Faulkner Says Her Well-Being Came Second to Getting Women into Citadel
Sep. 08, 1995
CHARLESTON, S.C. (AP) _ Shannon Faulkner says the stress, media attention and death threats that came with becoming The Citadel's first woman cadet nearly drove her to a nervous breakdown, and her weight up to 200 pounds.
All the while, she told Oprah Winfrey on Thursday, some of her lawyers and supporters seemed more interested in getting her into the all-male, state-supported military school than in her well-being.
``I am becoming aware of a lot of things I was disillusioned about,'' she said on the nationally syndicated talk show. ``I'm starting to realize that a lot of people didn't care specifically what was best for me.''
One of her lawyers, Suzanne Coe, told The Greenville News that there is no friction between her and Ms. Faulkner. ``With litigation in itself there's going to be emotional difficulty between all members of the team at times,'' she said.
Ms. Faulkner, 20, sued the college in 1993 over its all-male admissions policy, which a federal judge ruled last year was unconstitutional.
She dropped out of The Citadel Aug. 18 after less than a week, citing the stress of her 2 1/2-year court fight and her isolation as the only woman cadet. Twenty-three other cadets also dropped out of the freshman class that week.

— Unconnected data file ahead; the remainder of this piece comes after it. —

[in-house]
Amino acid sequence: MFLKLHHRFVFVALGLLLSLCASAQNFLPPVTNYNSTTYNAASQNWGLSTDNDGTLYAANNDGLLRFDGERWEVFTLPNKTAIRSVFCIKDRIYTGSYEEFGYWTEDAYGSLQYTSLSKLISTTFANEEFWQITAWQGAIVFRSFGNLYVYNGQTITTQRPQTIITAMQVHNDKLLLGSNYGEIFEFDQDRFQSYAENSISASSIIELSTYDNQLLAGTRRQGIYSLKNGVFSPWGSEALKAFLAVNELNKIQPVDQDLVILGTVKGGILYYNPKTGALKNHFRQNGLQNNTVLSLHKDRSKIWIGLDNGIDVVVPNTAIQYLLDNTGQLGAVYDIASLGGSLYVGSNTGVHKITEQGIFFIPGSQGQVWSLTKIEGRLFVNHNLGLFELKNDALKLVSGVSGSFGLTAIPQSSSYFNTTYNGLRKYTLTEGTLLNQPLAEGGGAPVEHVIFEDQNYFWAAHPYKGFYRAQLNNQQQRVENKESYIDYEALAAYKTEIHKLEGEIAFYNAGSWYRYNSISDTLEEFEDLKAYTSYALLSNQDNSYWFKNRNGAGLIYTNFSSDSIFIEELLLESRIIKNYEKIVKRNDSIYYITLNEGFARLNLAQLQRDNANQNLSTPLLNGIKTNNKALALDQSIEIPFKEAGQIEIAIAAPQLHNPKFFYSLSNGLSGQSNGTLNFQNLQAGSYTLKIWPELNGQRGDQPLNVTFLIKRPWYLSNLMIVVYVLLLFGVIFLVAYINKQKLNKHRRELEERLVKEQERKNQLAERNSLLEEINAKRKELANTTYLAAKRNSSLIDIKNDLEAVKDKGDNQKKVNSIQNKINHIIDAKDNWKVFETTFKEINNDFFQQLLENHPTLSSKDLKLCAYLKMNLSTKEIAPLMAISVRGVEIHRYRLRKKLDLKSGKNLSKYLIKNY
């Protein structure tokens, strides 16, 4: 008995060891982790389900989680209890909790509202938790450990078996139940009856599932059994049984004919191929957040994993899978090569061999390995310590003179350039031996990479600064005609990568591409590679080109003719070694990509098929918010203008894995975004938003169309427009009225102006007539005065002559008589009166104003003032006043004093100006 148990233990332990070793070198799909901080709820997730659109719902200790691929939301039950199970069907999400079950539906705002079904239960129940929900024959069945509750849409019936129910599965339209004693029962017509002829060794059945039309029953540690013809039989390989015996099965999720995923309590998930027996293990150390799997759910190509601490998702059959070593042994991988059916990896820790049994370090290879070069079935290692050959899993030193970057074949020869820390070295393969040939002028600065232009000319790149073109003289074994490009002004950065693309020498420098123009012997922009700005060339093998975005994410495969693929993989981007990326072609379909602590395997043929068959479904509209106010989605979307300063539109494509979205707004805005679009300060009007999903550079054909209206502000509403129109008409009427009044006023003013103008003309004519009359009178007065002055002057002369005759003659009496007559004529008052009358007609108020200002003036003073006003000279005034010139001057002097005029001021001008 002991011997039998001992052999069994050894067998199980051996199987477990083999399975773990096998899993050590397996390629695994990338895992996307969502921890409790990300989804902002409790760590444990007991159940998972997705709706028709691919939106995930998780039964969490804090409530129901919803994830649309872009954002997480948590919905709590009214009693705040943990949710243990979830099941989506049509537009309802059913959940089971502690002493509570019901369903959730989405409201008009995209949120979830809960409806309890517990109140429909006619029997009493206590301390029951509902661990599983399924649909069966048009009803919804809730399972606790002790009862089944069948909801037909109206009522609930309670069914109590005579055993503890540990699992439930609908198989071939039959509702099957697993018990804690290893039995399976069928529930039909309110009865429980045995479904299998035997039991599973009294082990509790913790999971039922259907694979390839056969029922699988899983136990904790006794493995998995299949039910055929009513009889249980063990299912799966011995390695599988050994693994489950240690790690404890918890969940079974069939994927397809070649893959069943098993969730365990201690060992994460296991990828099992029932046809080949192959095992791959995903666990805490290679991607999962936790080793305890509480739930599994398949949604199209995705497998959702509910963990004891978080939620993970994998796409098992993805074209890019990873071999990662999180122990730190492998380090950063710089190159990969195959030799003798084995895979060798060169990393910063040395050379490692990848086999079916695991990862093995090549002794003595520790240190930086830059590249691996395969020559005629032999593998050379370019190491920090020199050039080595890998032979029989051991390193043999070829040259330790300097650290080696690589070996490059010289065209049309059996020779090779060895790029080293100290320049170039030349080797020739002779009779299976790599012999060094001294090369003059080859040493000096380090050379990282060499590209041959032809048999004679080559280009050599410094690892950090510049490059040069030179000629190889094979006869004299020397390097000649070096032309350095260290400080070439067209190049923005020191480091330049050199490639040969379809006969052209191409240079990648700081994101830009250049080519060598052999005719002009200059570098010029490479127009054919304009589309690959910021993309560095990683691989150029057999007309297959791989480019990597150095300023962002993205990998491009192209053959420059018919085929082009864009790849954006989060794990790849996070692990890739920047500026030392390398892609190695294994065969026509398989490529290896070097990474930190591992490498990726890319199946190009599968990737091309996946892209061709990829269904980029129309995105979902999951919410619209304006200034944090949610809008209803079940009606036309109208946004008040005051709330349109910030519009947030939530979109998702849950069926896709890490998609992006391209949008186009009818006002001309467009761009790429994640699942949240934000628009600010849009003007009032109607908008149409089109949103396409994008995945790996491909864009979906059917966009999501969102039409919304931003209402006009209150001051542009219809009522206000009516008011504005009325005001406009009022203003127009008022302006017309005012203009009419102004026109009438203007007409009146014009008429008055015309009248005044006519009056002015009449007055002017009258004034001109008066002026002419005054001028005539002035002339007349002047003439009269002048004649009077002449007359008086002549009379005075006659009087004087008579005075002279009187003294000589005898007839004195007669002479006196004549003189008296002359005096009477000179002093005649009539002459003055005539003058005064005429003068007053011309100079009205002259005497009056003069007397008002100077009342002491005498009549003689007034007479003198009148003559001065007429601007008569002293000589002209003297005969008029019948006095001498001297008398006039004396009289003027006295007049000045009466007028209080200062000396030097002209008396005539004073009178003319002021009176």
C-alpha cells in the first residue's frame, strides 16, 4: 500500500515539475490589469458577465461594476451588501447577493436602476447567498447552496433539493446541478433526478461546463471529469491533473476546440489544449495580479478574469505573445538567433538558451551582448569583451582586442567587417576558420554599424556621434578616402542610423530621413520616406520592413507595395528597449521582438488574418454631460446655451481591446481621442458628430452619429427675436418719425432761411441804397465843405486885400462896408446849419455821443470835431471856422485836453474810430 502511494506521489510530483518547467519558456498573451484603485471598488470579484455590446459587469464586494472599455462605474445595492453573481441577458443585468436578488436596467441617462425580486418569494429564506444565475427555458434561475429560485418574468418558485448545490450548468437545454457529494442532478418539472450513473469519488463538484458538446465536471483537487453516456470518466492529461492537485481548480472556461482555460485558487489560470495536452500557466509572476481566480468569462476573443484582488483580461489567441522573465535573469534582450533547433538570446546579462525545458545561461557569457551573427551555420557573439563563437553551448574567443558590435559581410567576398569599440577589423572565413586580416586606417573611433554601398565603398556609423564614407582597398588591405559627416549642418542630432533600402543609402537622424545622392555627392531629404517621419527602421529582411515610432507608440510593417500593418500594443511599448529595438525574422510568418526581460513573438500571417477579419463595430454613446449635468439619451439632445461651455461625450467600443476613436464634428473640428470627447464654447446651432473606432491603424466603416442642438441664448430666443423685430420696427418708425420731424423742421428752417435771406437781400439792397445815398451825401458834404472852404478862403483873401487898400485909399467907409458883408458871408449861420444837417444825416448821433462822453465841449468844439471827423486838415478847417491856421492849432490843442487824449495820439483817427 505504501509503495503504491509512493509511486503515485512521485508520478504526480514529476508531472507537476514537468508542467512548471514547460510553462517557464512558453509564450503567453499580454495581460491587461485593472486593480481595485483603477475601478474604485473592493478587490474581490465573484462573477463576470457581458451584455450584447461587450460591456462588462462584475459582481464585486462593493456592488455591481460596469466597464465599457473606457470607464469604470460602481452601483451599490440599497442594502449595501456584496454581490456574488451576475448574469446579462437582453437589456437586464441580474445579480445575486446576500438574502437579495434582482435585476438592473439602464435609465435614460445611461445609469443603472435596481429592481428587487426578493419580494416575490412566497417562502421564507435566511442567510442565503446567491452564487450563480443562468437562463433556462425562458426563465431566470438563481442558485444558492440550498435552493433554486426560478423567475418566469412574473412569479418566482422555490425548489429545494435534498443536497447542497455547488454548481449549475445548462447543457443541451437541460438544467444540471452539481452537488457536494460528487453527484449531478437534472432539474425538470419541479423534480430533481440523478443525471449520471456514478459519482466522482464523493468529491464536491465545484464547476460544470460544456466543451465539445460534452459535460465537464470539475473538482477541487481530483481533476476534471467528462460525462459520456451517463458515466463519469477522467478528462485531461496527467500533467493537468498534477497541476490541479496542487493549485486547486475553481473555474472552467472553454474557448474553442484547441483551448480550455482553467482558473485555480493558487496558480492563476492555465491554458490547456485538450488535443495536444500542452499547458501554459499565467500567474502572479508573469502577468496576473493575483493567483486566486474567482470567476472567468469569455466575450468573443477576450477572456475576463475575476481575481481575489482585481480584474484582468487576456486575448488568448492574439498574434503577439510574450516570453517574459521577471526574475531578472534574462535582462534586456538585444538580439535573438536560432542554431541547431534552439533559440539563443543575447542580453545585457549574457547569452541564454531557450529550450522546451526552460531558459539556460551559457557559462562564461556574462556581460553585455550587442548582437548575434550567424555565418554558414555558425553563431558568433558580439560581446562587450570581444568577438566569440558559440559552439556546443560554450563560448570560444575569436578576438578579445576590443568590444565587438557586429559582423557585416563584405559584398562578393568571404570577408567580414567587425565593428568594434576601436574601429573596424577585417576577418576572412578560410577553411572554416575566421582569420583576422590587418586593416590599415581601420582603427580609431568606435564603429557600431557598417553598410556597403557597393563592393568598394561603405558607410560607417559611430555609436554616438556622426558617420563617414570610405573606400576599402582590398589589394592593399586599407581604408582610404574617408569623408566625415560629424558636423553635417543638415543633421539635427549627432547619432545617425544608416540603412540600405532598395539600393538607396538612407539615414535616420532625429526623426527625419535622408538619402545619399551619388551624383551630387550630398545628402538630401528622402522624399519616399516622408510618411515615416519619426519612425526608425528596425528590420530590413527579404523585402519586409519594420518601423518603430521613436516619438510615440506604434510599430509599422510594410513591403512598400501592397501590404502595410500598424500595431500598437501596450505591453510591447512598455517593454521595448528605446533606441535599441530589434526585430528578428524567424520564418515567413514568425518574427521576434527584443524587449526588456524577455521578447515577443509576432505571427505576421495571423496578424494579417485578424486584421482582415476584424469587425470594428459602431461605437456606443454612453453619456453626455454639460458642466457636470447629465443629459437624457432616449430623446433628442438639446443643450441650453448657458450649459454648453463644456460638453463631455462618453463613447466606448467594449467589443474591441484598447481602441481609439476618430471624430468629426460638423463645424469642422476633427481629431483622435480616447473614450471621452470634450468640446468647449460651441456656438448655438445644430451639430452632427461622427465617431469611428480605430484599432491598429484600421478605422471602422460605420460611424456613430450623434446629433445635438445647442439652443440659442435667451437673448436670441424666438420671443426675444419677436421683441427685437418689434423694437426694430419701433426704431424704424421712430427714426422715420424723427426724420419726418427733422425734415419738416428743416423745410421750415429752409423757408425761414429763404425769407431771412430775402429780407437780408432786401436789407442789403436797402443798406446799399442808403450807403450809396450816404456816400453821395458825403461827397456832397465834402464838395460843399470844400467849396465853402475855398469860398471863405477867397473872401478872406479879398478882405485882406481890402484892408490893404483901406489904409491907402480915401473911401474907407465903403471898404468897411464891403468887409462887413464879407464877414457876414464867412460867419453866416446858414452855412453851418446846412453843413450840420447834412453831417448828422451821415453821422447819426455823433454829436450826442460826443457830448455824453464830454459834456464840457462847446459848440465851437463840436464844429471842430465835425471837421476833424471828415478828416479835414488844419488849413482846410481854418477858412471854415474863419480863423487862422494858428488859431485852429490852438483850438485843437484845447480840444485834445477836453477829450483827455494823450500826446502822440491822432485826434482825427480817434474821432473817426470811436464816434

She was taken to the infirmary with heat exhaustion the first day of the rigorous drills and marching called ``hell week'' and never returned to duty.
Ms. Faulkner told Winfrey that the stress, the death threats and the vandalism to her family home in Powdersville almost got to her in August 1994.
``I did start to have an emotional collapse. But then I stopped myself and said, `No I can't do this. I don't have time for this,''' she said.
Ms. Faulkner, who is 5-feet-8, said she weighed 150 pounds when she sued the school and gained 50 pounds during the court fight. She said she has lost about half of it.
``Weight has always been an issue in my life,'' she said, but disputed Winfrey's suggestion that being overweight may have worsened the rigors of being a cadet.
A federal judge had rejected the school's request to bar her because of her weight.
Ms. Faulkner's mother, Sandy, told The Associated Press in a telephone interview that her daughter felt in 1994 that she couldn't go on with the battle but that her lawyers persuaded her to continue.
Mrs. Faulkner also said the family hadn't been worried about her daughter's physical condition and family doctors had cleared her to become a cadet.
``But I did not realize the stress she had built up over 2 1/2 years. If we realized how stressed she was, we might have reacted differently,'' she said.
Citadel spokesman Col. Terry Leedom and Alex Pettett, Ms. Faulkner's company commander, appeared on the talk show via satellite after Ms. Faulkner asked not to appear on the same stage.
Leedom and Pettett said the campus-wide celebrations after Ms. Faulkner quit should be viewed as a celebration of The Citadel's return to tradition.
``We don't celebrate failure at The Citadel,'' Leedom said.